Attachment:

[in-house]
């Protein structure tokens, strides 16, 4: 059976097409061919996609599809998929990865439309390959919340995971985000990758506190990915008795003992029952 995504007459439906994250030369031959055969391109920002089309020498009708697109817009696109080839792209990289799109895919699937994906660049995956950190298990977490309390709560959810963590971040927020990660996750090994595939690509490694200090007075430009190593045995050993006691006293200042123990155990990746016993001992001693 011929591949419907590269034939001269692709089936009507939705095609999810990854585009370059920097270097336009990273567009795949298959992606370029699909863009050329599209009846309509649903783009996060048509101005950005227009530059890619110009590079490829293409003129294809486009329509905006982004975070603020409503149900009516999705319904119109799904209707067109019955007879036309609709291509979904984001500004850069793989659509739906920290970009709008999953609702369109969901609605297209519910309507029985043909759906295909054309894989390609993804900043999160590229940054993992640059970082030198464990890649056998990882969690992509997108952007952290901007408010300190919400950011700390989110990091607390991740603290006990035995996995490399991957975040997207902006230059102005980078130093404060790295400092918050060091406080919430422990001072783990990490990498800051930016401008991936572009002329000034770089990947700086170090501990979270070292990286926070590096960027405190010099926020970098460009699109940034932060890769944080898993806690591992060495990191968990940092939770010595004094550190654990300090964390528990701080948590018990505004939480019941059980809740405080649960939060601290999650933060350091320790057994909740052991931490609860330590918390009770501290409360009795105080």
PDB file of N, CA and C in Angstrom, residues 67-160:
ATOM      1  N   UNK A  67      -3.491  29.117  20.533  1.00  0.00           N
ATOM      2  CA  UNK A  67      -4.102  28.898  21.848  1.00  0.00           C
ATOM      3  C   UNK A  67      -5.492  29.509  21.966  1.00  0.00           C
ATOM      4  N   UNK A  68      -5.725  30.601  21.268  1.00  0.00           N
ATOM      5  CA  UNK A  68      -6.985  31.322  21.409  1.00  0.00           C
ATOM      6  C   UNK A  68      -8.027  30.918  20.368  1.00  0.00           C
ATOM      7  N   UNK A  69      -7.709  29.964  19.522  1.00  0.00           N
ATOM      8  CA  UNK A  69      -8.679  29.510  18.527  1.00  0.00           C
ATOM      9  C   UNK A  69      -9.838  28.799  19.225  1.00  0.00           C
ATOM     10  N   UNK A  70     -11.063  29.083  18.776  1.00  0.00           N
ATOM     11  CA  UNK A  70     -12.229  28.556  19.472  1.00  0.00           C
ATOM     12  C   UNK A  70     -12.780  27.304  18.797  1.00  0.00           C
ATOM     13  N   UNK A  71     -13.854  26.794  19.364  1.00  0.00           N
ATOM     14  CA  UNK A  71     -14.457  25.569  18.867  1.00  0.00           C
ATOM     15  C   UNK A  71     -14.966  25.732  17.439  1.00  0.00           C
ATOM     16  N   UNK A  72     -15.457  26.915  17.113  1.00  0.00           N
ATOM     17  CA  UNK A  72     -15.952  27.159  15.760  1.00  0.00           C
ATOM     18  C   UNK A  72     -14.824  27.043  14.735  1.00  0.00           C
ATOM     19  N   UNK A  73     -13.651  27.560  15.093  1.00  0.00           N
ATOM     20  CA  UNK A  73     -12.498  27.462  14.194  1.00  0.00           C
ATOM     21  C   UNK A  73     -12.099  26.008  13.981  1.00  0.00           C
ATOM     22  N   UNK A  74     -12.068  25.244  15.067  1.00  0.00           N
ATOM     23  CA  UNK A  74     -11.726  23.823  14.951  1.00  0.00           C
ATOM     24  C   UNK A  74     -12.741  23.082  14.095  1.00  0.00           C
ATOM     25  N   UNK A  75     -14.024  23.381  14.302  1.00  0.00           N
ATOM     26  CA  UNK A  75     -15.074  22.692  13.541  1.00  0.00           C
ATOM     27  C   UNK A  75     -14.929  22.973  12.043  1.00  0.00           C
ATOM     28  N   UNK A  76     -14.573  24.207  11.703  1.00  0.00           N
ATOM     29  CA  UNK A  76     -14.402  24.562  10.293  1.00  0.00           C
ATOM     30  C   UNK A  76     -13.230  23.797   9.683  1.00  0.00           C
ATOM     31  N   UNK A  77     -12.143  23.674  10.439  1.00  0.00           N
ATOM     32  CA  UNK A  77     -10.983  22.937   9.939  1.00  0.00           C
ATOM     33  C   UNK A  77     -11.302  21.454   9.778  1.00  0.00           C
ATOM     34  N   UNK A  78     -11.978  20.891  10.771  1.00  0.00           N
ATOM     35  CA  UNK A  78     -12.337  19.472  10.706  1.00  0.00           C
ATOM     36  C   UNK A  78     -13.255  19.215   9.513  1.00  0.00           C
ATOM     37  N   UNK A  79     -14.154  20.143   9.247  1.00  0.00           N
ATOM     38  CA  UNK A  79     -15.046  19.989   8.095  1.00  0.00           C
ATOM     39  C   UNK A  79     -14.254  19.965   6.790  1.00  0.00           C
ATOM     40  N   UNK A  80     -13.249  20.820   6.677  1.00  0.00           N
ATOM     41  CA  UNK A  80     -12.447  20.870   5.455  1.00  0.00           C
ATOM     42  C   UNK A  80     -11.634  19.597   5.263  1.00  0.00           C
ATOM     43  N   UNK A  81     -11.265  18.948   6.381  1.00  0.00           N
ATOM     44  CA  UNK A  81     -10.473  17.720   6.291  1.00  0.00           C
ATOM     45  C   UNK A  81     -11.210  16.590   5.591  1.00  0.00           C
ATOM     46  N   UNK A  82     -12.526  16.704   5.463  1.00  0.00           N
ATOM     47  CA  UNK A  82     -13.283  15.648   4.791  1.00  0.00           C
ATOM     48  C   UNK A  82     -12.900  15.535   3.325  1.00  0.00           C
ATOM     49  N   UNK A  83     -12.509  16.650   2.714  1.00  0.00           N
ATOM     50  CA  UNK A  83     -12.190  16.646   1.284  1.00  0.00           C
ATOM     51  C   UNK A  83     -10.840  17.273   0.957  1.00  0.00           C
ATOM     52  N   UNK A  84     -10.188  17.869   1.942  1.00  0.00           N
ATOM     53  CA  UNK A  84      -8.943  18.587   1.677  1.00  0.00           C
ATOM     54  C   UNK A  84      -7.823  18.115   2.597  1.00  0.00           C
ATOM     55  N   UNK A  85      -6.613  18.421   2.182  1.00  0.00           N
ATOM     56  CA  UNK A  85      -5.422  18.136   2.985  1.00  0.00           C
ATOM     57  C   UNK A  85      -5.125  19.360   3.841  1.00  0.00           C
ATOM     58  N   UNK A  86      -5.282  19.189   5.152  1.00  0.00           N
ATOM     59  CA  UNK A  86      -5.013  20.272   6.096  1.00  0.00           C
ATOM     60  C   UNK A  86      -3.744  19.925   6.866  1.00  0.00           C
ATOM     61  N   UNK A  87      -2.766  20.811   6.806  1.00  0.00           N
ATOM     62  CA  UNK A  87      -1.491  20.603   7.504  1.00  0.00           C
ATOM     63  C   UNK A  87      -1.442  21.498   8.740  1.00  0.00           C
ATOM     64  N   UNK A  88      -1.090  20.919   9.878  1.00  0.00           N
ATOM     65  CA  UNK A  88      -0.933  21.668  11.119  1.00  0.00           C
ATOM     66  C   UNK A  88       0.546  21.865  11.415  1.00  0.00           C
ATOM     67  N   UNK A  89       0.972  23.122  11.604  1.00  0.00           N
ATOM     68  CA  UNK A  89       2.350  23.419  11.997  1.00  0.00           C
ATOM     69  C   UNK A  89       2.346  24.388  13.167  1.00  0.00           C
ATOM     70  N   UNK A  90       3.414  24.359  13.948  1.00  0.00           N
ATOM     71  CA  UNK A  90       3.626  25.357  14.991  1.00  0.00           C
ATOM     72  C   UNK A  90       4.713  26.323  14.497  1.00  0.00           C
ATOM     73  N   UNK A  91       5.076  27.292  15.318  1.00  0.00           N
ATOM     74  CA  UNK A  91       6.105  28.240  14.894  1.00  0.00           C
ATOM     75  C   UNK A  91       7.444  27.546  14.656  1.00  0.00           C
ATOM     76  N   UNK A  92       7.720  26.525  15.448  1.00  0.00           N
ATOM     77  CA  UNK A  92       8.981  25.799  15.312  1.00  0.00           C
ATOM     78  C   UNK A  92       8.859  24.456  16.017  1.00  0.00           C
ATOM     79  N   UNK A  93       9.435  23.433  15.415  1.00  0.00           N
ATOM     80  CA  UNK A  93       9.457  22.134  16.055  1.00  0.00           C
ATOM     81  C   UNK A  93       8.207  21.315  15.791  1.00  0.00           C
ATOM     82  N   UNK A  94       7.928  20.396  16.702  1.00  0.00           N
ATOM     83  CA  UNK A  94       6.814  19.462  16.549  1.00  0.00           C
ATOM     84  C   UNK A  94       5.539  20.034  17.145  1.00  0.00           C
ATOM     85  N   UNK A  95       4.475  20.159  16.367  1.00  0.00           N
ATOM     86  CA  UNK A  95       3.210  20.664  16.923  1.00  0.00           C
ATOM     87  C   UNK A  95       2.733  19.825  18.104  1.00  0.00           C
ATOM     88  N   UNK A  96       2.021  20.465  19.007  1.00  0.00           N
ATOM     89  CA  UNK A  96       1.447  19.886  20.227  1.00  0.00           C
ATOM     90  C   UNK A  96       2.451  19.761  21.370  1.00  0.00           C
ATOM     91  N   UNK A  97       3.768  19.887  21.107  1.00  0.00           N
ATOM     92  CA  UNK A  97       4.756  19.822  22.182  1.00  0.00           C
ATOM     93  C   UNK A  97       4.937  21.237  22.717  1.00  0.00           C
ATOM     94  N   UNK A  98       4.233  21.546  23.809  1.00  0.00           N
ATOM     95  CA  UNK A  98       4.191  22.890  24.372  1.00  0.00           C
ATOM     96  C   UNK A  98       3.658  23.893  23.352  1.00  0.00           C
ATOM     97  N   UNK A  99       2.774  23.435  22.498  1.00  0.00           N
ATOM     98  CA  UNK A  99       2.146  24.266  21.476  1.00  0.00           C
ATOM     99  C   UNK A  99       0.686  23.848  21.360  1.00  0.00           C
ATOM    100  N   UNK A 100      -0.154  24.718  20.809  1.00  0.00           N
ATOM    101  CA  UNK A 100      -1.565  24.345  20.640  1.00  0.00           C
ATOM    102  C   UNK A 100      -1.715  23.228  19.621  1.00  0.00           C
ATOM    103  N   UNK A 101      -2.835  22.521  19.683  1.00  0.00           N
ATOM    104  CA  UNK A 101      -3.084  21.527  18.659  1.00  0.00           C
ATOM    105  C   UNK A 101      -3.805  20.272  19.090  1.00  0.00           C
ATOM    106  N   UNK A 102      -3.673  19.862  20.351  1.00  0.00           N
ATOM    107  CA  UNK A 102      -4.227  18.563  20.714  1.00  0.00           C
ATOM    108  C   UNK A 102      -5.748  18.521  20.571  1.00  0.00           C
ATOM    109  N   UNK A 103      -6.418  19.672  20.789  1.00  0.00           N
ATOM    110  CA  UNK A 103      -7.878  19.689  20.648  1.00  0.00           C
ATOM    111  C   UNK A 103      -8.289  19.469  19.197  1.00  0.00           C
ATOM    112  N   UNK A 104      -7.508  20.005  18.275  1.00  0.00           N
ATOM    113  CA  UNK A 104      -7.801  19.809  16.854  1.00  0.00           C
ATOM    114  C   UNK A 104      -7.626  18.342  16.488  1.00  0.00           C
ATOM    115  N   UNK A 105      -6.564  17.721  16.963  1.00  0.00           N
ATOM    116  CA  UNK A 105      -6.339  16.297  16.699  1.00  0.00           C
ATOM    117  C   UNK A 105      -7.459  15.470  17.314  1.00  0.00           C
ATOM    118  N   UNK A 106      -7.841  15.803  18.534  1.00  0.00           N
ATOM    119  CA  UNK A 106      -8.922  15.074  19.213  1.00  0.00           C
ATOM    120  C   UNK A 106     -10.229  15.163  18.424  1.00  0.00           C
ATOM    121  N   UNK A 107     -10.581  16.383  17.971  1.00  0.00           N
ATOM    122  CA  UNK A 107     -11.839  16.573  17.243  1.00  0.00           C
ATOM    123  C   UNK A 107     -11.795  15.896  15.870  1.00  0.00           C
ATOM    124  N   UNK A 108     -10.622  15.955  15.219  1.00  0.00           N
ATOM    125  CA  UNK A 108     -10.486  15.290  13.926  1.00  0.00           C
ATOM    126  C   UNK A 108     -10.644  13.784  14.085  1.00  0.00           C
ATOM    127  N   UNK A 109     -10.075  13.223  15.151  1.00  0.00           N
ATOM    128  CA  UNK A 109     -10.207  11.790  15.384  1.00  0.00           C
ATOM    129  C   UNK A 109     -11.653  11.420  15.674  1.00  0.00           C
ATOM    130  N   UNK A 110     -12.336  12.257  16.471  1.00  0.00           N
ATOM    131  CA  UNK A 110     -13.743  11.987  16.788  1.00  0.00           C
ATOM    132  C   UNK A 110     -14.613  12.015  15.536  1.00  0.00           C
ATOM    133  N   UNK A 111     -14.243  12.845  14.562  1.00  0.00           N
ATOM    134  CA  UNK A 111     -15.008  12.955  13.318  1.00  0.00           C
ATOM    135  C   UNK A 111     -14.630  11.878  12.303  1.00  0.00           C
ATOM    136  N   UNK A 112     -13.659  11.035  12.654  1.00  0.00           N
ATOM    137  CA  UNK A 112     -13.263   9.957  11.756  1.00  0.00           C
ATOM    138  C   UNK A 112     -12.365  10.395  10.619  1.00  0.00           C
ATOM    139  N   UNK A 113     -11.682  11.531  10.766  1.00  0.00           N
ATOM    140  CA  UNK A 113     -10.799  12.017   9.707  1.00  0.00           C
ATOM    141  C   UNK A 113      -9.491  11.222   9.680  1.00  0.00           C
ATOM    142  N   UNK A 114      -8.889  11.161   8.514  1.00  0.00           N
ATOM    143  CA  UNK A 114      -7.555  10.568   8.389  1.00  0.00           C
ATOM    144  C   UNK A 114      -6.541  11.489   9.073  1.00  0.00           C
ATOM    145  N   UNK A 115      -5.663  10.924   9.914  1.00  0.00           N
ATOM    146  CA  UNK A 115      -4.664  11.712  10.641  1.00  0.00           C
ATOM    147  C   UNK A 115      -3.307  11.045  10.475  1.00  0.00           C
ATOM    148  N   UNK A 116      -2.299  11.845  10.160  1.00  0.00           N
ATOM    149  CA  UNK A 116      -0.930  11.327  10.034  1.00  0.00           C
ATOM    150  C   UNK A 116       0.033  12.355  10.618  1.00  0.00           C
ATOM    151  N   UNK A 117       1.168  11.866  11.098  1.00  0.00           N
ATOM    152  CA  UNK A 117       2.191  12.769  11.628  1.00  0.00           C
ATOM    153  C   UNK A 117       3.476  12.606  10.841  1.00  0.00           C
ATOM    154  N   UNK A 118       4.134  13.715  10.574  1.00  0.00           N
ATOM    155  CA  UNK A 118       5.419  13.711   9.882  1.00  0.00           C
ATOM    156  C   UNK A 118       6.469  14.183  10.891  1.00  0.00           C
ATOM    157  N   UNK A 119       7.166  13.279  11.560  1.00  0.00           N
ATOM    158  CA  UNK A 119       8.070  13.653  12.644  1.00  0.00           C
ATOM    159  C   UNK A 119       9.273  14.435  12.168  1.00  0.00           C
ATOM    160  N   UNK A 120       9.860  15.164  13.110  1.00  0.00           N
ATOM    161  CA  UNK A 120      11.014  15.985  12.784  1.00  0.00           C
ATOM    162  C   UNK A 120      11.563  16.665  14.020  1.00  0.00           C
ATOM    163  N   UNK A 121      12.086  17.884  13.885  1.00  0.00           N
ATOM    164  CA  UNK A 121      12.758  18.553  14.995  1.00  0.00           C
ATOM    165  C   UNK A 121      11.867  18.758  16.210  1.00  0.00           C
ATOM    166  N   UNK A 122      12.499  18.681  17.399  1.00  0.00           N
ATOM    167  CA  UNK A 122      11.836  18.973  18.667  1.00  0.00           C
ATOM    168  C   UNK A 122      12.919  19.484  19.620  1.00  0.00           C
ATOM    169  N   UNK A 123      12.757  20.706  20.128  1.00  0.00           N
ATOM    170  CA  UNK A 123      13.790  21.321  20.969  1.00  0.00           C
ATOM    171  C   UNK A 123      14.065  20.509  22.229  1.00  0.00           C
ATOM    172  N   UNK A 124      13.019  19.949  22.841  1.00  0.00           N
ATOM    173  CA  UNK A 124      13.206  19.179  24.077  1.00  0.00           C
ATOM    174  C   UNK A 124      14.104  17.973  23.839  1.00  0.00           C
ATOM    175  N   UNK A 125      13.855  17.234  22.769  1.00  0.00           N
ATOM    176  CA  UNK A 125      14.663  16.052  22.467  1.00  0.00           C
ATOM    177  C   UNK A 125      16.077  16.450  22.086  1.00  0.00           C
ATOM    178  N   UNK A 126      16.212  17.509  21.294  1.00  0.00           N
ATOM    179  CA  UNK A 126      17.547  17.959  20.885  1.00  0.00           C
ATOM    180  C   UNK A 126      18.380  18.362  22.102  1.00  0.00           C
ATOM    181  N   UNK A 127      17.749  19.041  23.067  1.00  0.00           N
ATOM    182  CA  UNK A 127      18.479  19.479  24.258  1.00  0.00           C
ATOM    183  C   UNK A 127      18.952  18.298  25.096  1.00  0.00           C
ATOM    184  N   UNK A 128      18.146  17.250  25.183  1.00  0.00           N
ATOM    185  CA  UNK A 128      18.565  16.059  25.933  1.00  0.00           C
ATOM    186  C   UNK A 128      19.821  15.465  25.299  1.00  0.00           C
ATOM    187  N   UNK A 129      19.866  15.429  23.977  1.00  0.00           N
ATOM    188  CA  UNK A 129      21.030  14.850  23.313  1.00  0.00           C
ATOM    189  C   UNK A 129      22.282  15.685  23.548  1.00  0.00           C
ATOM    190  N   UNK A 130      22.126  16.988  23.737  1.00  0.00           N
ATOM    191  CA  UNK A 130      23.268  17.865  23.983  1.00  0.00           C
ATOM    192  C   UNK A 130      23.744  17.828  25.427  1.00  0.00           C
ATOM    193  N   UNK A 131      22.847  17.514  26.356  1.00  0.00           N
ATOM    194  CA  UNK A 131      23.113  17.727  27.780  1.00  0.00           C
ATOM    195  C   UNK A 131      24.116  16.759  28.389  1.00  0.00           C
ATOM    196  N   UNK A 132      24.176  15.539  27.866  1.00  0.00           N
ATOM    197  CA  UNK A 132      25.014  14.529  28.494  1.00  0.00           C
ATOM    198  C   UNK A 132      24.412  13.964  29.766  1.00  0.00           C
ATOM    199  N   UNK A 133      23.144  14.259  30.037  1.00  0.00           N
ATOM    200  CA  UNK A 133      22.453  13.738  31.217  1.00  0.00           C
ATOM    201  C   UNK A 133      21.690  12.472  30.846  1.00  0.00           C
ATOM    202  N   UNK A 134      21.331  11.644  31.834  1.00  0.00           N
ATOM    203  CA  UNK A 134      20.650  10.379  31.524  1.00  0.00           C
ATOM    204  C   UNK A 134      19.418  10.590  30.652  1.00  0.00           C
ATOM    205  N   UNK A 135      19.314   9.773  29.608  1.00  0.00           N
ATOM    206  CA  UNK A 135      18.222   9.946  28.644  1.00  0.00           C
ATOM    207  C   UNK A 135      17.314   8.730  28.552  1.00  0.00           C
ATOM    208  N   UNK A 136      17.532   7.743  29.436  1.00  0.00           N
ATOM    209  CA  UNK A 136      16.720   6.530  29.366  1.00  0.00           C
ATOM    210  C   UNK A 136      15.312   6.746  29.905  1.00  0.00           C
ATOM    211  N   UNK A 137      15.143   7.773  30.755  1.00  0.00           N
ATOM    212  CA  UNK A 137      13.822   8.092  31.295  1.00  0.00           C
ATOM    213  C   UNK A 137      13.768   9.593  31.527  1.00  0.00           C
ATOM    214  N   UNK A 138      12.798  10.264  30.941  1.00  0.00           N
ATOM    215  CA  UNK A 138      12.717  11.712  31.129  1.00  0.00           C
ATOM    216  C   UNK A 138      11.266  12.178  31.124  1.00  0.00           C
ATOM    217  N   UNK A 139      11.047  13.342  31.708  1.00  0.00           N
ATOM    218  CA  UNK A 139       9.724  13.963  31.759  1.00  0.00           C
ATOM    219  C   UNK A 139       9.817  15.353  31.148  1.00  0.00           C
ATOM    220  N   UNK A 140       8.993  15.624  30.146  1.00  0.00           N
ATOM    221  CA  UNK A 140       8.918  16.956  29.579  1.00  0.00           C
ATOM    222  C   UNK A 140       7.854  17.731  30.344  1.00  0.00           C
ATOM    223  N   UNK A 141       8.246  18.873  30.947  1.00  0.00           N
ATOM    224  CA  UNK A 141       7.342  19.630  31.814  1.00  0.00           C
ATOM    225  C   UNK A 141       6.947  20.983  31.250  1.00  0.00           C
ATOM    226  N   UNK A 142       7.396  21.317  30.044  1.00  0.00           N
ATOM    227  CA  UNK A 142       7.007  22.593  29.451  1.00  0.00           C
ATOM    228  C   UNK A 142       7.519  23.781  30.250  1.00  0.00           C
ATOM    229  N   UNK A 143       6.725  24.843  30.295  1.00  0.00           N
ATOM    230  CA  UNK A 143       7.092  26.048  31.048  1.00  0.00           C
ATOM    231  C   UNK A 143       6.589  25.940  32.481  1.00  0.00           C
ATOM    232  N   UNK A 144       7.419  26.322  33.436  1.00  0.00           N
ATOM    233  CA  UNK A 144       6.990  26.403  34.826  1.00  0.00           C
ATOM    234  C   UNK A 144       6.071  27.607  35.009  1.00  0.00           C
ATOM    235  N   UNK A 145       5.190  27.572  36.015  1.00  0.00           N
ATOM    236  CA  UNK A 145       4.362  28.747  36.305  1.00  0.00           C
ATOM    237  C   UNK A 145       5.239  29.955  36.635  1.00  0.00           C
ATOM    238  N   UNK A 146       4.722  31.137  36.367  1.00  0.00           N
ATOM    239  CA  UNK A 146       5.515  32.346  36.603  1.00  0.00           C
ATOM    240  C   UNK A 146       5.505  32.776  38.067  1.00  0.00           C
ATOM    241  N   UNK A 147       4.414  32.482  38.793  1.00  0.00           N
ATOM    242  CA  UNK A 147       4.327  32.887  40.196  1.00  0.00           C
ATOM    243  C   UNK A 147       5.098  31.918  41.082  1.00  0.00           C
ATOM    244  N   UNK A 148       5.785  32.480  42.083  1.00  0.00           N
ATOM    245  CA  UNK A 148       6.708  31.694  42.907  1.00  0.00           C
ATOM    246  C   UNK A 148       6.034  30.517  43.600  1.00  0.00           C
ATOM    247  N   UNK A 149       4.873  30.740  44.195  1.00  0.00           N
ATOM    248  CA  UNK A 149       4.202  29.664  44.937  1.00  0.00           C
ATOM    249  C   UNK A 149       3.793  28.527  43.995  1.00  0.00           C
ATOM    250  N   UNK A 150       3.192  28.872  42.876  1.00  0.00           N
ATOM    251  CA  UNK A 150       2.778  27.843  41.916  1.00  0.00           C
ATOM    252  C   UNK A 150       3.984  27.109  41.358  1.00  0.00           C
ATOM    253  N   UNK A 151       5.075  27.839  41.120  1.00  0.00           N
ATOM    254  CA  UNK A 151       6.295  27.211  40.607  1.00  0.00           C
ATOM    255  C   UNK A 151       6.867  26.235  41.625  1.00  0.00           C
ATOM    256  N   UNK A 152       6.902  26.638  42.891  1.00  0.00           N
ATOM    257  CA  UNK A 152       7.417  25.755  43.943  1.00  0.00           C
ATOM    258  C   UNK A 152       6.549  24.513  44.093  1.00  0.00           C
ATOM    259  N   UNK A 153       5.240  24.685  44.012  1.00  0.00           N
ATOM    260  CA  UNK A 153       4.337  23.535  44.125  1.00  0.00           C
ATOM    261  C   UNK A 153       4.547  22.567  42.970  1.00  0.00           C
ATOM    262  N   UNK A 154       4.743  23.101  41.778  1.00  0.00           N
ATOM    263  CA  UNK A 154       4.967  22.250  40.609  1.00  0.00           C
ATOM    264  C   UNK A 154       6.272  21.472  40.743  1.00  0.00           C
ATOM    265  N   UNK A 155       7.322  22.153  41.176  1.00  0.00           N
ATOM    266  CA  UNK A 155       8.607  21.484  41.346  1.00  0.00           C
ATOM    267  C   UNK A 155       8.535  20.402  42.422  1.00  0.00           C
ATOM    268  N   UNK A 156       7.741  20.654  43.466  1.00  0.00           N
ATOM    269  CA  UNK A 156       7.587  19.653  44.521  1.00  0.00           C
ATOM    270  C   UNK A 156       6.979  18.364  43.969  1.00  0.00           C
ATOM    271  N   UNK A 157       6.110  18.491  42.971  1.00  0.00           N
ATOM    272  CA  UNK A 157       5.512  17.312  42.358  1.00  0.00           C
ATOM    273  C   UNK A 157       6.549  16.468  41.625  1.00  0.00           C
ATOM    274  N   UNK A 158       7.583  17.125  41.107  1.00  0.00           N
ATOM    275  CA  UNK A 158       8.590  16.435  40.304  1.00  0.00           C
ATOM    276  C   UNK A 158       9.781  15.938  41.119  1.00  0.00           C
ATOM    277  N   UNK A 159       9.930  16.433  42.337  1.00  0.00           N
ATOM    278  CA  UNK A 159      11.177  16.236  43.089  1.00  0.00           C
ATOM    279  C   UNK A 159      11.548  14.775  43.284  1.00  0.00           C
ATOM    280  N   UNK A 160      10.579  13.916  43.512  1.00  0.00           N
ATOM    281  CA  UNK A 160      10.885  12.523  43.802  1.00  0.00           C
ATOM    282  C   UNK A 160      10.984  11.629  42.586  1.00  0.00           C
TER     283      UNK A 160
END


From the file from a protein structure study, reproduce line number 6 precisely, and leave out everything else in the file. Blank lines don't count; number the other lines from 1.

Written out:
ATOM      3  C   UNK A  67      -5.492  29.509  21.966  1.00  0.00           C